editing · Reflection · Writing Process · Writing Style

Bananas, Math & Other Things I Avoid


In my household, we buy bananas on a weekly basis. They sit in a hanging basket above my kitchen sink, all yellow and perfect. No refrigeration needed, full of vitamins and potassium and blah-blah. And yet I cannot — will not — eat them. As a child, my mother sliced bananas on my Cheerios and I gagged, tossing the mushy nuggets over my little shoulders onto the floor. While I love banana bread and will eat banana cream pie, I avoid eating actual bananas like the plague.

I also avoid math. Unless it’s crunching numbers to get paid, I don’t care for algorithms, formulas, long division, or multiplication. As far as I’m concerned, X and Y are chromosomes — not something I am eager to figure out as a math problem! Mind you, I know how to do math. Like bananas, math is a choice and I choose to avoid it.

So what do bananas and math have to do with writing? Whether I have a pen in my hand, or my fingers on the keyboard, there are various aspects of the writing process I avoid. We all have them, and each person is unique in what they will do and not do for the written word.

At least once a month, the question goes out into the Twitterverse chat arenas, asking whether writers outline their stories or fly by the seat of their pants. Look at mine — see the patches on the back? I avoid outlining because it reminds me of school and being forced to think logically about the creative process. I wanted to fly off the cliff, my arms outstretched, and dive right into my stories. To please the teachers, I did my outlines, but not without cussing under my breath and swearing I’d never do one again as long as I live. You may love outlines and need them in your creative process, thereby avoiding the loss of good fabric at the back of your own pants. It’s your deal, right?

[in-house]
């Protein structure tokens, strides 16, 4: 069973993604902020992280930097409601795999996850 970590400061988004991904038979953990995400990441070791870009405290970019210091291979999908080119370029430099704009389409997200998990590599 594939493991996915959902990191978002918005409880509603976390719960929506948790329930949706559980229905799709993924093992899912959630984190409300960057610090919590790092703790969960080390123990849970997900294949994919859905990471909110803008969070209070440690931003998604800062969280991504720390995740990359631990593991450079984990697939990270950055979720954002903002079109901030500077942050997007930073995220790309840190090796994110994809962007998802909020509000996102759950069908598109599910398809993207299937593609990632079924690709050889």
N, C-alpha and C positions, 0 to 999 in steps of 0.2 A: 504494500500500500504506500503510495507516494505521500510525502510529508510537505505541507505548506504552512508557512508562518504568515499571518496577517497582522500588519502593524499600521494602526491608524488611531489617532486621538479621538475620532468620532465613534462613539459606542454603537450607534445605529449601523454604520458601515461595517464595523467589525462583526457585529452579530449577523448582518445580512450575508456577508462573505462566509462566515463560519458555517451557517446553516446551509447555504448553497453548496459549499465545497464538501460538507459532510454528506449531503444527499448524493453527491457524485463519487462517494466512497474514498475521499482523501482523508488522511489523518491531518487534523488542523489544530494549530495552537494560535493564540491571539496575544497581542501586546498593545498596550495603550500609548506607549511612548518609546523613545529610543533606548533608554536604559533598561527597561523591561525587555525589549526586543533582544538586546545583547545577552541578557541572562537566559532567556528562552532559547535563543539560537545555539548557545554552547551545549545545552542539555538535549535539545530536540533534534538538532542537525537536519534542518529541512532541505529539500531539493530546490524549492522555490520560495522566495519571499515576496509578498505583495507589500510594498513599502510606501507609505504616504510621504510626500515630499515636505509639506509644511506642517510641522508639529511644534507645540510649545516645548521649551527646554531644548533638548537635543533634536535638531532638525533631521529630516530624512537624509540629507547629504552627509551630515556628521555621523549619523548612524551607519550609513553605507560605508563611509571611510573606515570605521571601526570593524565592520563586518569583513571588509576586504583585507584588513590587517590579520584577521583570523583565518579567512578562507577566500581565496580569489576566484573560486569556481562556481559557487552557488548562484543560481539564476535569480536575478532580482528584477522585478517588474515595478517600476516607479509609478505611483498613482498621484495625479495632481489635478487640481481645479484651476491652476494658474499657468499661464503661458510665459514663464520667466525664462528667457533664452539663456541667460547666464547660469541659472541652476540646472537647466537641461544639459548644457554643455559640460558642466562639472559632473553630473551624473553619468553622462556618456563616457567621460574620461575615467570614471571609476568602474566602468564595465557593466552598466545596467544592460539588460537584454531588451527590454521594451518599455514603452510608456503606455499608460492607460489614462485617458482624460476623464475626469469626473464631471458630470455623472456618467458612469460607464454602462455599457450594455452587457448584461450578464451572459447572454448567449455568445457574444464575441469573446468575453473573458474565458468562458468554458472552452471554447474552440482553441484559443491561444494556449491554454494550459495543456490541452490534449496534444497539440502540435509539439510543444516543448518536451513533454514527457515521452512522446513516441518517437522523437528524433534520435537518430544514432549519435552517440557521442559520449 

Another thing I avoid is editing after the story is written. I edit as I write. This way I don’t have to go back at The End and slog over shizzle and other stuff. Granted, I still have to edit and proofread, but the job is that much less messy if I take the time while I write. I’ve tried after-writing edits and let me tell you, they were about as exciting as math! In any case, do whatever works best for you — as long as you get the manuscript edited.

I also avoid storyboards and drawing pictures for my stories. There are a few writers I know of who paint the portraits of their characters. I am in awe of their ability to flesh-out the players in their worlds. Even though drawing is my second love, I draw the line (believe or not, no pun intended) at patience. See, I don’t have any. I just want to write, hence the reason I don’t sit down with my Berol pencils and a drawing pad beforehand. Might as well eat a banana!

These are just a few of the things I avoid. I’m sure I could come up with more, but the point is we all have our own unique way of writing. What works for one author, does not work for another. That’s okay… it makes our stories stand on their own legs, able to carry our dreams, hopes, and desires away and into the reader’s mind. So even if you don’t like bananas, math, textured walls, or bottled water, you still need to respect that the reader might.

Besides, you can always get potassium from orange juice.

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6 thoughts on “Bananas, Math & Other Things I Avoid

  1. Too funny, Ms Duck. I can see the mushy banana pieces flying! One of the things I dislike about many writing classes and books is the idea that there is A CORRECT WAY to write. Thanks for taking up for those of us who don’t make characater profiles or long lists of biographies or make drawings of our settings and for those others who do. Power to the pen people!

    1. Yucky bananas and edits! LOL! If I had to start every story with a complex outline and analysis, I’d never get the story written!!! To each his own, but this writer likes flying by the seat!

      – Julie

    1. It is tiring to face a whole book of edits after you’ve slaved over the writing. Just like cleaning up the kitchen as you go along cooking a meal, it somehow makes the end product that much easier to deal with!

      – Julie

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